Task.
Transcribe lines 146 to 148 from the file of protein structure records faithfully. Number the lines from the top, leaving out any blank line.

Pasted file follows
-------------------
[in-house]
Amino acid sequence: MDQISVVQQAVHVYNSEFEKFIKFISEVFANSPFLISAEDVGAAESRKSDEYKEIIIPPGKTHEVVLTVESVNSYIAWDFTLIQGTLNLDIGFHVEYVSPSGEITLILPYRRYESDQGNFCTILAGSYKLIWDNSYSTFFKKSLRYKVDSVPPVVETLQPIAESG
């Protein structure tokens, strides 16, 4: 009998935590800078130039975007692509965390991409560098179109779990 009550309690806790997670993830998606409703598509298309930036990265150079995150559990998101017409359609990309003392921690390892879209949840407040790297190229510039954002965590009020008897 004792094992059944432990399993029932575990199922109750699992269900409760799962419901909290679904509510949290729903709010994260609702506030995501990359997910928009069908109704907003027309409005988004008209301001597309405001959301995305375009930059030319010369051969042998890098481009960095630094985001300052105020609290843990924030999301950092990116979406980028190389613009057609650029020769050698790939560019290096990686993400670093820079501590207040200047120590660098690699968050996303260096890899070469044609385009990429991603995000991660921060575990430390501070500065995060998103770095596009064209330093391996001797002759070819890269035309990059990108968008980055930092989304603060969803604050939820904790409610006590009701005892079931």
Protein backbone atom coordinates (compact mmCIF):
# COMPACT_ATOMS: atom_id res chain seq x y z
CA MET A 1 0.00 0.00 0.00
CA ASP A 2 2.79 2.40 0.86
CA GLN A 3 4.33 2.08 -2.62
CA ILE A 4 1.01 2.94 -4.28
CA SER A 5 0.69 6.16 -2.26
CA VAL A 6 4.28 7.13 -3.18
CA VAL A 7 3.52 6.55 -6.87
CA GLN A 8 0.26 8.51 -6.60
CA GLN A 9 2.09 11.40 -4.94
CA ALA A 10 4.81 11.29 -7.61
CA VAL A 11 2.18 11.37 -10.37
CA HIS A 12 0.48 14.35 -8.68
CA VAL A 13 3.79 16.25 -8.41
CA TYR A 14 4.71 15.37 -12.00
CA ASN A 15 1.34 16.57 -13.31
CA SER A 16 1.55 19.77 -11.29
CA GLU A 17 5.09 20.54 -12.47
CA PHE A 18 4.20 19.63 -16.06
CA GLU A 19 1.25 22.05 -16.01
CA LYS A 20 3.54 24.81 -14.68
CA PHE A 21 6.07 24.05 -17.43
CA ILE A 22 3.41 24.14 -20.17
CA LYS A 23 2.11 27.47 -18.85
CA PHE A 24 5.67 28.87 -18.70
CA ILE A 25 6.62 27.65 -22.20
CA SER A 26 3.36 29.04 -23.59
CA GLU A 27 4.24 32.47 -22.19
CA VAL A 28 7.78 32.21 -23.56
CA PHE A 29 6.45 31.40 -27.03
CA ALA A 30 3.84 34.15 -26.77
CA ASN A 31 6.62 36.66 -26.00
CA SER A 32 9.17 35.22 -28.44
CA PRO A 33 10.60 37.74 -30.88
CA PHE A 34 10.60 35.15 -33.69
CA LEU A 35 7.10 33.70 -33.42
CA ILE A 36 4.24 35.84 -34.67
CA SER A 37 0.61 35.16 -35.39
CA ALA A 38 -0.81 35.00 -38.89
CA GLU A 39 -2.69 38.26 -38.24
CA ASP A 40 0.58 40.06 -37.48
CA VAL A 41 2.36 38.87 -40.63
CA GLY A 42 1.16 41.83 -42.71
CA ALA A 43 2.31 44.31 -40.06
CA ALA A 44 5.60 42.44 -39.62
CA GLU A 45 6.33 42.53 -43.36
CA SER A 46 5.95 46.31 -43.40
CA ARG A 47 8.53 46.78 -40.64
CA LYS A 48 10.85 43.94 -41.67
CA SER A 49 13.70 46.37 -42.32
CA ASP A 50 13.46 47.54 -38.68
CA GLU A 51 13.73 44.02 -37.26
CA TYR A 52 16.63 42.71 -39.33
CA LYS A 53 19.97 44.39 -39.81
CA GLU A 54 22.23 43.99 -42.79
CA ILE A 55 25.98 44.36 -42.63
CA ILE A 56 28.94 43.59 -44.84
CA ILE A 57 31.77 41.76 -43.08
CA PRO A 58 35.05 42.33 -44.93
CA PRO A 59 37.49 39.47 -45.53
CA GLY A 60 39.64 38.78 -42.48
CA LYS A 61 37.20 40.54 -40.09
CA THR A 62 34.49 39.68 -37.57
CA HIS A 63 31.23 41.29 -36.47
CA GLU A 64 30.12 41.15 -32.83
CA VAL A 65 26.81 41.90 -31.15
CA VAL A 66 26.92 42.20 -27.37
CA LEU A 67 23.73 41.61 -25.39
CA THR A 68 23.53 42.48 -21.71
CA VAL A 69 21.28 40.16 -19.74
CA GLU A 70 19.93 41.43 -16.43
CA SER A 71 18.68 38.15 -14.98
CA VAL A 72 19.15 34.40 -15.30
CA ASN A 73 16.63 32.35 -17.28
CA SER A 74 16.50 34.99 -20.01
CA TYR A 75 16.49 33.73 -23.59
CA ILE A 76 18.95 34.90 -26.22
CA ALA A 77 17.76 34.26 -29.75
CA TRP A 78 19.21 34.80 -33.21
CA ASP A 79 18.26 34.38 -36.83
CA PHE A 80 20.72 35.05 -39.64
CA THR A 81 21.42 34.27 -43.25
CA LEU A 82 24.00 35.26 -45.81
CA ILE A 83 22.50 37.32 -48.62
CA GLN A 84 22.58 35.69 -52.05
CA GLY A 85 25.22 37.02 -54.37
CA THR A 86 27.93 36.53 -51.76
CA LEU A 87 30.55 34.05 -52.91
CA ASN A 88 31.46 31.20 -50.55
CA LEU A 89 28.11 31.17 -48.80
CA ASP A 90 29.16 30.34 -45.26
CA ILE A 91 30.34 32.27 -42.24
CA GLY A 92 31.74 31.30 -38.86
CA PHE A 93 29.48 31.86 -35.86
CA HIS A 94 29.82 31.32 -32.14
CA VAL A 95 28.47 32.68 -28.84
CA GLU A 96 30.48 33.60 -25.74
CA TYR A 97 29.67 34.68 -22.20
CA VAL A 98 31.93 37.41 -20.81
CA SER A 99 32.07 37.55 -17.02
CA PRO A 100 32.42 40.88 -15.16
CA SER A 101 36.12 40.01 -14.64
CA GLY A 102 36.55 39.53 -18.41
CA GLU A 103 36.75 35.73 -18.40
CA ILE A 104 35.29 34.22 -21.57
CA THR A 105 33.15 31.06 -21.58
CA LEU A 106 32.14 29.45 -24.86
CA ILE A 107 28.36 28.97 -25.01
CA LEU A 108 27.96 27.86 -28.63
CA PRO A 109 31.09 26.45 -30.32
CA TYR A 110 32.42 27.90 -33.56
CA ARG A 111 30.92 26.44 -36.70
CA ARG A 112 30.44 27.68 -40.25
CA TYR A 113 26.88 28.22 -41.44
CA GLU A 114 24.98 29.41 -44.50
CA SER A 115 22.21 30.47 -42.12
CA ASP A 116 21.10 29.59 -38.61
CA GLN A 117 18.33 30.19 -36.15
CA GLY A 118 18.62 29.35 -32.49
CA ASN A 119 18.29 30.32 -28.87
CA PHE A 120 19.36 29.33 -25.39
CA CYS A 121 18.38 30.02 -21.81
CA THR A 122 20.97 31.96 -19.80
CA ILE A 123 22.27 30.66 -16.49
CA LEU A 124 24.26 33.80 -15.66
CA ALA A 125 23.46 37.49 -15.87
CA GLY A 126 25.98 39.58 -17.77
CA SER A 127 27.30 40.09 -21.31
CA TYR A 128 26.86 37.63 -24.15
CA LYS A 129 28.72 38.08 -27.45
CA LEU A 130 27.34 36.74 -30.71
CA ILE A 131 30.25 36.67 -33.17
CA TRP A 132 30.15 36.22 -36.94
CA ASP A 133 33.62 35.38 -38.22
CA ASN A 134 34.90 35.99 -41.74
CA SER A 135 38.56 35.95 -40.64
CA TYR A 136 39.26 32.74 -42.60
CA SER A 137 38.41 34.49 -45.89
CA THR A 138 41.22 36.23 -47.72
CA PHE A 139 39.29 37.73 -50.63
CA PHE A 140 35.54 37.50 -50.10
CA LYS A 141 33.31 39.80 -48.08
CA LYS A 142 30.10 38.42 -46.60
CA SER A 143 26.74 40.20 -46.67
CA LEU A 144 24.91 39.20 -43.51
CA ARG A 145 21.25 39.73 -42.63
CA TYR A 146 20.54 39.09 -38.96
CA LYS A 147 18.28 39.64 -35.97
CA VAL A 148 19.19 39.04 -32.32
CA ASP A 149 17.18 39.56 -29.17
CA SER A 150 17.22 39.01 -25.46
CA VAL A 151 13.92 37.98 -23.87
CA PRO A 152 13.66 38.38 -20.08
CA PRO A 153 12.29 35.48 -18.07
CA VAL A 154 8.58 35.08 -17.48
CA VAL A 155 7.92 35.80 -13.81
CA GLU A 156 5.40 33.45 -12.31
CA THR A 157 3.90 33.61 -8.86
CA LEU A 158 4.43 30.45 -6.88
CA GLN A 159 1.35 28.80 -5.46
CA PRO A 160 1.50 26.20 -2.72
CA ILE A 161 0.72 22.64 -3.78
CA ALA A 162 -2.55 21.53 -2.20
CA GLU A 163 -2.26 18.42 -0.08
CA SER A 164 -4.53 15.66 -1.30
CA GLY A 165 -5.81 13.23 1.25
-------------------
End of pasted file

CA LYS A 141 33.31 39.80 -48.08
CA LYS A 142 30.10 38.42 -46.60
CA SER A 143 26.74 40.20 -46.67